Fashion might be the furthest thing on the minds of people escaping war, persecution and hardship. However, an initiative in Bosnia-Herzegovina makes sure that creative ideas by migrants get to have their own moment in the limelight.
Flowing chiffon, flattering linen and shimmering silk help migrants and refugees stuck in Bosnia-Herzegovina to not only find an outlet to express themselves but also to show off their creativity and cultural influences to audiences from around the world.
The No Nation Fashion (NNF) initiative by the International Organization for Migration (IOM) gives migrants an opportunity to trade their stories of hardship for the glamor of the fashion world, encouraging them to design clothes that tell their stories.
"Initially, they were supposed to make reusable face masks for the pandemic, but they soon became fashion studios. Local artists, fashion designers and textile companies joined in quickly, so the creativity just exploded," said Laura Lungarotti, the head of the IOM in Bosnia, at a fashion show event in Sarajevo on December 16.
"This type of cooperation can benefit both migrants and the host society," she added, stressing that the initiative is as much about creativity as it is about promoting integration.
Fashion designers — and models, too
And a proper fashion line also needs its own fashion show to shine: to mark International Migrants Day on December 18, migrants involved in the project walked down a catwalk at Sarajevo's City Hall on December 16, showing off the creations designed as part of the No Nation Fashion (NNF) initiative.
The event, which also celebrated 70 years since the establishment of the IOM, had representatives from the IOM and the EU in attendance, admiring the refugees and migrants on the runway boasting their best model moves and looks.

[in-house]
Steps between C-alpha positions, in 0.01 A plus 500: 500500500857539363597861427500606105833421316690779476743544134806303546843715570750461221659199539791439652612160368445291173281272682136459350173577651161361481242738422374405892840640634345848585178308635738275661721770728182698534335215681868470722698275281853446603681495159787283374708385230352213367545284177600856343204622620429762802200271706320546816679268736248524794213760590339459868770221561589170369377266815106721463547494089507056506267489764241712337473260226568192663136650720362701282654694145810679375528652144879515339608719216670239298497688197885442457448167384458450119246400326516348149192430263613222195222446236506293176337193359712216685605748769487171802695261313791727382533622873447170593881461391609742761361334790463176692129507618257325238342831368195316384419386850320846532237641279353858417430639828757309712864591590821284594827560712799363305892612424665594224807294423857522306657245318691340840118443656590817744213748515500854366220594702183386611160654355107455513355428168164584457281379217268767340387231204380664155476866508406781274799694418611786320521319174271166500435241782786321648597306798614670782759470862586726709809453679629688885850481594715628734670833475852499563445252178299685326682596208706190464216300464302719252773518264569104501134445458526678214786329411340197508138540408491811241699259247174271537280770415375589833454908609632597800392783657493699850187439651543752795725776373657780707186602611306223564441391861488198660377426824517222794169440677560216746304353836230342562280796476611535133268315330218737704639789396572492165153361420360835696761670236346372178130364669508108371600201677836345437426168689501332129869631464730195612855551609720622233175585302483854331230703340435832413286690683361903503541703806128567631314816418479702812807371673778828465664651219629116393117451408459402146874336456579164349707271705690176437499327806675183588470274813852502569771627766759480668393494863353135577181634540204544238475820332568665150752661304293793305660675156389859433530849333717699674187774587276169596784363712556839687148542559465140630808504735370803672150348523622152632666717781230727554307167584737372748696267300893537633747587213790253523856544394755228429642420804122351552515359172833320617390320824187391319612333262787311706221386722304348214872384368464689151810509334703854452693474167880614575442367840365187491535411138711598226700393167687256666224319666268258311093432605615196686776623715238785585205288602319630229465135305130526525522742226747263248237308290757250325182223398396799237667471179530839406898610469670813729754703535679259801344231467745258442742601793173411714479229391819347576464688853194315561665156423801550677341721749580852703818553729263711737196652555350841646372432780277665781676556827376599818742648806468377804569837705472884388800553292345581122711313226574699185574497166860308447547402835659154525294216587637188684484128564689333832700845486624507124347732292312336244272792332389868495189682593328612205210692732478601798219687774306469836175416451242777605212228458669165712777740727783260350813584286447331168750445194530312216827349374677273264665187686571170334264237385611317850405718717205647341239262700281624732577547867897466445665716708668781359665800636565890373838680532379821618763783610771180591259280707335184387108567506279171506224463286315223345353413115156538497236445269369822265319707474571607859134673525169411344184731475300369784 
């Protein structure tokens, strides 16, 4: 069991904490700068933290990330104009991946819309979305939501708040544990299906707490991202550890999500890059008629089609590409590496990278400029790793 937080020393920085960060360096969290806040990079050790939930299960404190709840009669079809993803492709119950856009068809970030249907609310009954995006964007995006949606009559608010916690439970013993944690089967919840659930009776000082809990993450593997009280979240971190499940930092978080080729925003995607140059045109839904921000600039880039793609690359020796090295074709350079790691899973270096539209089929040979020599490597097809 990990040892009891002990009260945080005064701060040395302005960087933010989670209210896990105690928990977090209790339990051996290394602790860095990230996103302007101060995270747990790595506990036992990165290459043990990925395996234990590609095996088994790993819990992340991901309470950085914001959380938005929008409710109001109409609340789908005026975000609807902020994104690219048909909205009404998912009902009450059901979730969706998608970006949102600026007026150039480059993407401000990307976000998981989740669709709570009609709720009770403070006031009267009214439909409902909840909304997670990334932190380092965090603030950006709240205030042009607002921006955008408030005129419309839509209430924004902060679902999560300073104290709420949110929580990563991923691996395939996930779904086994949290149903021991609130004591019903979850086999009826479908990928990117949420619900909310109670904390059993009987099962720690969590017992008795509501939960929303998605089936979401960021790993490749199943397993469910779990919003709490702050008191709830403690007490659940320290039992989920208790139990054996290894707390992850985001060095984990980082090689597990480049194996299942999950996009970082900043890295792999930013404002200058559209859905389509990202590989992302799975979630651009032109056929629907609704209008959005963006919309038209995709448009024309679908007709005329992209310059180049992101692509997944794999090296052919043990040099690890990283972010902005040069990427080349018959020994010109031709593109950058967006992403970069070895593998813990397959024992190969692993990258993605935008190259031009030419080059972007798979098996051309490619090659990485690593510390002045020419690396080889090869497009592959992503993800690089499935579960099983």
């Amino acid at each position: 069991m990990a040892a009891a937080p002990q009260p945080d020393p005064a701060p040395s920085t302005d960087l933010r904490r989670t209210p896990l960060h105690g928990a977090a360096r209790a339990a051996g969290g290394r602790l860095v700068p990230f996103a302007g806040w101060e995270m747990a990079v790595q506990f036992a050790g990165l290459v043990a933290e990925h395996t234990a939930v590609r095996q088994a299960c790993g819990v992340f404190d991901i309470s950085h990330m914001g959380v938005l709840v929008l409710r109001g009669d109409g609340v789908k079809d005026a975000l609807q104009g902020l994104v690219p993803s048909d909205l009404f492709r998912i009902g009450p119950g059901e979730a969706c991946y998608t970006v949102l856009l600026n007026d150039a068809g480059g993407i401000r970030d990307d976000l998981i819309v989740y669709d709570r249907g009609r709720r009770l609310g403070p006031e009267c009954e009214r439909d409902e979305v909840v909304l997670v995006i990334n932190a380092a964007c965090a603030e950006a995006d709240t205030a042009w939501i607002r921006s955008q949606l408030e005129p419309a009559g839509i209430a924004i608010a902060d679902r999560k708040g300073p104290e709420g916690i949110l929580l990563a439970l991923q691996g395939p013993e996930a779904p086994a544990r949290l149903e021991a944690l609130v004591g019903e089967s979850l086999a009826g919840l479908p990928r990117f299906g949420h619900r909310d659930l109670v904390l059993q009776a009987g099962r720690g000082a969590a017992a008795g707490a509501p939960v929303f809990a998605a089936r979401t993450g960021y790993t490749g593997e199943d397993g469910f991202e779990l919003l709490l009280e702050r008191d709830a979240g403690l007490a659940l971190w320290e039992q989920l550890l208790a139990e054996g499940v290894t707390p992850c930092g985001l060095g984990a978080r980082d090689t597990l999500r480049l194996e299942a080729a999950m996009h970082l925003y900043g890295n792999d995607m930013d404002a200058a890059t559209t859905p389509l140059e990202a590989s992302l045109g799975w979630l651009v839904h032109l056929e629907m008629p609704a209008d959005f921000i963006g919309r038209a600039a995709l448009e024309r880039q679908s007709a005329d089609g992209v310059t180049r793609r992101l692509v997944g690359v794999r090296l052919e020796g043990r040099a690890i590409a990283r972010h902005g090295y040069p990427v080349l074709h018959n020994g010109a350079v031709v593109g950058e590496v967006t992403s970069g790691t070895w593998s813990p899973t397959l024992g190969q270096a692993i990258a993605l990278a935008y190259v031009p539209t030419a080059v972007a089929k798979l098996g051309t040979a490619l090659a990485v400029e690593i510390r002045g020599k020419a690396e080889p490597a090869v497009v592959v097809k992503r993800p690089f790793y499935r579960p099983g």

Speaking to the audience, Ingrid Macdonald, the UN coordinator in Bosnia-Herzegovina, said that this "fashion show demonstrates that migrants are not only people in need of aid but individuals that can bring new life, new ideas and help build something beautiful."
The fashion show was titled "The Story About Us," as it drew both on stories circulated about migrants but also intended to share true narratives of migrants' lives.
Stitching a better world together
Azra Ibrahimovic, a reception center manager at an IOM facility in Bosnia, told France24 that focusing on a creative outlet like fashion is highly beneficial for the migrants' and refugees' mental health as well:
"It is a kind of occupational therapy because migrants often tell us that when they come here, they simply forget for a moment everything they went through, their current situation. They give themselves up to imagination, and they travel to another, a better world."
Laura Lungarotti meanwhile wants to work on making that better world become a reality for people fleeing war, poverty and persecution: "Migration is a phenomenon, not a problem. We hope such an event will change the narrative a bit, mostly the negative narrative about migration," she said at the reception after the fashion show.
"The plan is to expand the NNF project and establish fashion corners in all temporary reception centres, explore opportunities for additional education through partnerships with technical schools and universities, build partnerships with other designers, companies and organisations, and increase involvement of local communities," Lungarotti added, elaborating on expansion plans for the initiative.
Fashion to the rescue?
Bosnia lies right at the heart of the so-called Balkan route, which is used by many migrants trying to reach the European Union.
However, the country's border with Croatia, an EU member state, is heavily fortified, with migrants reportedly being violently pushed back into Bosnia if they manage to cross over into Croatia using irregular means of crossing. Croatian authorities largely deny being involved in the illegal practice.
At least 4,000 migrants are currently believed to be in Bosnia, with many of them sleeping rough and away from migrant reception facilities, as they keep attempting to sneak into the European Union on a frequent basis. Their living conditions are often squalid, with no official place for them to turn to for help.
For many of them, the only fashion item that matters daily might just be decent clothing to keep them warm during the cold winter temperatures that can often dip below freezing.
with France24, IOM